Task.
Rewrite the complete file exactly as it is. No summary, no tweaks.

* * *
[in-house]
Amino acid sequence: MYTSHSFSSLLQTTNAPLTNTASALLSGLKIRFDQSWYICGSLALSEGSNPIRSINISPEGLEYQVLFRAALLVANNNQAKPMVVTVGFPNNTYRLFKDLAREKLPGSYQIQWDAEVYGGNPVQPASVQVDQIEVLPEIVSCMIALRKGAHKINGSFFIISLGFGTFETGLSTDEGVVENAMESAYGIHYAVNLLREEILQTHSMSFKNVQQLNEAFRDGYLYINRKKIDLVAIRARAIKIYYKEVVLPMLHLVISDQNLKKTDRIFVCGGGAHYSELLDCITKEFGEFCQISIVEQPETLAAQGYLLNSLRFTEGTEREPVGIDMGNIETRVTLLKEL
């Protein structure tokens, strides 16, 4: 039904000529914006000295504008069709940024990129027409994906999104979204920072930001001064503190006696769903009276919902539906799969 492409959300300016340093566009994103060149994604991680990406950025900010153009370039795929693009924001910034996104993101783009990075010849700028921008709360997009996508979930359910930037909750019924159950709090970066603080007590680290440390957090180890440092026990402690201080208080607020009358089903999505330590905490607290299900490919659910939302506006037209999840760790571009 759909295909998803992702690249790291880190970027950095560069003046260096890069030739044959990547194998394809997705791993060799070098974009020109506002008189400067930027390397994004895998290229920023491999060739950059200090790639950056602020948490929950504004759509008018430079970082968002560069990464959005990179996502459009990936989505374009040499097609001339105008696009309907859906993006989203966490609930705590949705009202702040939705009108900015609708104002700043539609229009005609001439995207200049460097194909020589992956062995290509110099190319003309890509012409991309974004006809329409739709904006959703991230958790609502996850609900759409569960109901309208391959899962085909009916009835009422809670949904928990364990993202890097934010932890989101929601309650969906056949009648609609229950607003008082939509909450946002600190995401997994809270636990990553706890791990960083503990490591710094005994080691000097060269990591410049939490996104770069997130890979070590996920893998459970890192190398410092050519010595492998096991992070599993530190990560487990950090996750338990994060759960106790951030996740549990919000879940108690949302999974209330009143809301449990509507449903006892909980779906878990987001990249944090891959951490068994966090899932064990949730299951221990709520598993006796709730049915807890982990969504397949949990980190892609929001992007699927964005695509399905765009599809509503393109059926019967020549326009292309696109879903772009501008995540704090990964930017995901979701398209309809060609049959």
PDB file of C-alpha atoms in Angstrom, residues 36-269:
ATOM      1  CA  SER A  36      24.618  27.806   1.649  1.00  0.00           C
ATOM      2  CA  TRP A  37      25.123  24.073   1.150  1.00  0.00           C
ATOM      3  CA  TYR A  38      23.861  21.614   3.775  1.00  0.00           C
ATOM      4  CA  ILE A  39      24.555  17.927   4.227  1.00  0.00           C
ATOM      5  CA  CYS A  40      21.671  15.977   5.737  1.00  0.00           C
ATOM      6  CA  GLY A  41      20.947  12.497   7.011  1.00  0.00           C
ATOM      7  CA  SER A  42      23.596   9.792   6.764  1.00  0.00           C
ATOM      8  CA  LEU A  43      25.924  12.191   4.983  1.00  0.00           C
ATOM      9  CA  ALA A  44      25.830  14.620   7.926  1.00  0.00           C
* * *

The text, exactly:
[in-house]
Amino acid sequence: MYTSHSFSSLLQTTNAPLTNTASALLSGLKIRFDQSWYICGSLALSEGSNPIRSINISPEGLEYQVLFRAALLVANNNQAKPMVVTVGFPNNTYRLFKDLAREKLPGSYQIQWDAEVYGGNPVQPASVQVDQIEVLPEIVSCMIALRKGAHKINGSFFIISLGFGTFETGLSTDEGVVENAMESAYGIHYAVNLLREEILQTHSMSFKNVQQLNEAFRDGYLYINRKKIDLVAIRARAIKIYYKEVVLPMLHLVISDQNLKKTDRIFVCGGGAHYSELLDCITKEFGEFCQISIVEQPETLAAQGYLLNSLRFTEGTEREPVGIDMGNIETRVTLLKEL
């Protein structure tokens, strides 16, 4: 039904000529914006000295504008069709940024990129027409994906999104979204920072930001001064503190006696769903009276919902539906799969 492409959300300016340093566009994103060149994604991680990406950025900010153009370039795929693009924001910034996104993101783009990075010849700028921008709360997009996508979930359910930037909750019924159950709090970066603080007590680290440390957090180890440092026990402690201080208080607020009358089903999505330590905490607290299900490919659910939302506006037209999840760790571009 759909295909998803992702690249790291880190970027950095560069003046260096890069030739044959990547194998394809997705791993060799070098974009020109506002008189400067930027390397994004895998290229920023491999060739950059200090790639950056602020948490929950504004759509008018430079970082968002560069990464959005990179996502459009990936989505374009040499097609001339105008696009309907859906993006989203966490609930705590949705009202702040939705009108900015609708104002700043539609229009005609001439995207200049460097194909020589992956062995290509110099190319003309890509012409991309974004006809329409739709904006959703991230958790609502996850609900759409569960109901309208391959899962085909009916009835009422809670949904928990364990993202890097934010932890989101929601309650969906056949009648609609229950607003008082939509909450946002600190995401997994809270636990990553706890791990960083503990490591710094005994080691000097060269990591410049939490996104770069997130890979070590996920893998459970890192190398410092050519010595492998096991992070599993530190990560487990950090996750338990994060759960106790951030996740549990919000879940108690949302999974209330009143809301449990509507449903006892909980779906878990987001990249944090891959951490068994966090899932064990949730299951221990709520598993006796709730049915807890982990969504397949949990980190892609929001992007699927964005695509399905765009599809509503393109059926019967020549326009292309696109879903772009501008995540704090990964930017995901979701398209309809060609049959």
PDB file of C-alpha atoms in Angstrom, residues 36-269:
ATOM      1  CA  SER A  36      24.618  27.806   1.649  1.00  0.00           C
ATOM      2  CA  TRP A  37      25.123  24.073   1.150  1.00  0.00           C
ATOM      3  CA  TYR A  38      23.861  21.614   3.775  1.00  0.00           C
ATOM      4  CA  ILE A  39      24.555  17.927   4.227  1.00  0.00           C
ATOM      5  CA  CYS A  40      21.671  15.977   5.737  1.00  0.00           C
ATOM      6  CA  GLY A  41      20.947  12.497   7.011  1.00  0.00           C
ATOM      7  CA  SER A  42      23.596   9.792   6.764  1.00  0.00           C
ATOM      8  CA  LEU A  43      25.924  12.191   4.983  1.00  0.00           C
ATOM      9  CA  ALA A  44      25.830  14.620   7.926  1.00  0.00           C